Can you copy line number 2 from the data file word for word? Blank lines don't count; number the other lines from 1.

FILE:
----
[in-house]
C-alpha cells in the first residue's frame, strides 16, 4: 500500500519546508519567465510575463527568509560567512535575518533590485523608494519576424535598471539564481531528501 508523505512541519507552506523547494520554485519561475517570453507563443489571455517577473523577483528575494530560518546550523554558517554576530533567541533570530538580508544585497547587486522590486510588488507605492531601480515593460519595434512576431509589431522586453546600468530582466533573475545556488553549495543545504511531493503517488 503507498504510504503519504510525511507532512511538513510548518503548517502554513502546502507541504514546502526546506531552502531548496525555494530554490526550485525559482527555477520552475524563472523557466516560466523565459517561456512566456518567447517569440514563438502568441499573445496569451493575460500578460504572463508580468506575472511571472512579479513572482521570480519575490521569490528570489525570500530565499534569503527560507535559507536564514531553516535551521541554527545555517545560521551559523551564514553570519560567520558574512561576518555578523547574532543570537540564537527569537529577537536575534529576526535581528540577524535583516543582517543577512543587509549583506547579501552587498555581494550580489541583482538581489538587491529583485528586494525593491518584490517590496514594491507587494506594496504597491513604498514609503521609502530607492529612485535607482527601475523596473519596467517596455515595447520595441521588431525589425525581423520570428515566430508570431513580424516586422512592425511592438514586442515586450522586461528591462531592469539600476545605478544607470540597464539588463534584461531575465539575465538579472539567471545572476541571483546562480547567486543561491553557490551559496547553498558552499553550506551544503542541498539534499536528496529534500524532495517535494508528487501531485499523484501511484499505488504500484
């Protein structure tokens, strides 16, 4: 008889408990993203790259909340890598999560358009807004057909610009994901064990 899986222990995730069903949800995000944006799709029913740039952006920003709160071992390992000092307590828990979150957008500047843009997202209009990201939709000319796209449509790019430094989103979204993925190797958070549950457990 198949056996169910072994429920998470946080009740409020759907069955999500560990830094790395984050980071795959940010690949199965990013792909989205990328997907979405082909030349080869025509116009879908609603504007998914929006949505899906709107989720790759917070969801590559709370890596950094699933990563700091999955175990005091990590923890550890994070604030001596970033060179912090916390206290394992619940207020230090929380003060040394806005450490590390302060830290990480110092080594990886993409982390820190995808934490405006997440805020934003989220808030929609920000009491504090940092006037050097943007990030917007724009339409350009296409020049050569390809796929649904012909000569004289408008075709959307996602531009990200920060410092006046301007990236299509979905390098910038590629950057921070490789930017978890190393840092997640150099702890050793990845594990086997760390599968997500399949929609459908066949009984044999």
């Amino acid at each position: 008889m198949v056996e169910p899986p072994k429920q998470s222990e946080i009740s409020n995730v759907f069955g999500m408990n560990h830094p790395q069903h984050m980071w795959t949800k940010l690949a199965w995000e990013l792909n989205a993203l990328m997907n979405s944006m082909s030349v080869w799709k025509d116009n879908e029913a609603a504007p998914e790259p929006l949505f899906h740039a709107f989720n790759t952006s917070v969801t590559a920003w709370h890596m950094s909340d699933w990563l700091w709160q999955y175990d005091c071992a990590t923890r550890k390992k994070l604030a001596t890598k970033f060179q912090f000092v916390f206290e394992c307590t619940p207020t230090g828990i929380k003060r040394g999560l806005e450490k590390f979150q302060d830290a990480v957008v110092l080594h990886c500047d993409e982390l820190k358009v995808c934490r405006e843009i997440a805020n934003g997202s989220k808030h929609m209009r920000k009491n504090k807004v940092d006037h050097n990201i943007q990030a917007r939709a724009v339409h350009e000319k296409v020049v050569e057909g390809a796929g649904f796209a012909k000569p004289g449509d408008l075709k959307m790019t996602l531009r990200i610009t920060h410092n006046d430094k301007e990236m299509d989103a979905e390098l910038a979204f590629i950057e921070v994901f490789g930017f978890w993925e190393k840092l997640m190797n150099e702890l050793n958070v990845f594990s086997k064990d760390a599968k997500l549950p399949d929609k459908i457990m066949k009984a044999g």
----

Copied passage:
C-alpha cells in the first residue's frame, strides 16, 4: 500500500519546508519567465510575463527568509560567512535575518533590485523608494519576424535598471539564481531528501 508523505512541519507552506523547494520554485519561475517570453507563443489571455517577473523577483528575494530560518546550523554558517554576530533567541533570530538580508544585497547587486522590486510588488507605492531601480515593460519595434512576431509589431522586453546600468530582466533573475545556488553549495543545504511531493503517488 503507498504510504503519504510525511507532512511538513510548518503548517502554513502546502507541504514546502526546506531552502531548496525555494530554490526550485525559482527555477520552475524563472523557466516560466523565459517561456512566456518567447517569440514563438502568441499573445496569451493575460500578460504572463508580468506575472511571472512579479513572482521570480519575490521569490528570489525570500530565499534569503527560507535559507536564514531553516535551521541554527545555517545560521551559523551564514553570519560567520558574512561576518555578523547574532543570537540564537527569537529577537536575534529576526535581528540577524535583516543582517543577512543587509549583506547579501552587498555581494550580489541583482538581489538587491529583485528586494525593491518584490517590496514594491507587494506594496504597491513604498514609503521609502530607492529612485535607482527601475523596473519596467517596455515595447520595441521588431525589425525581423520570428515566430508570431513580424516586422512592425511592438514586442515586450522586461528591462531592469539600476545605478544607470540597464539588463534584461531575465539575465538579472539567471545572476541571483546562480547567486543561491553557490551559496547553498558552499553550506551544503542541498539534499536528496529534500524532495517535494508528487501531485499523484501511484499505488504500484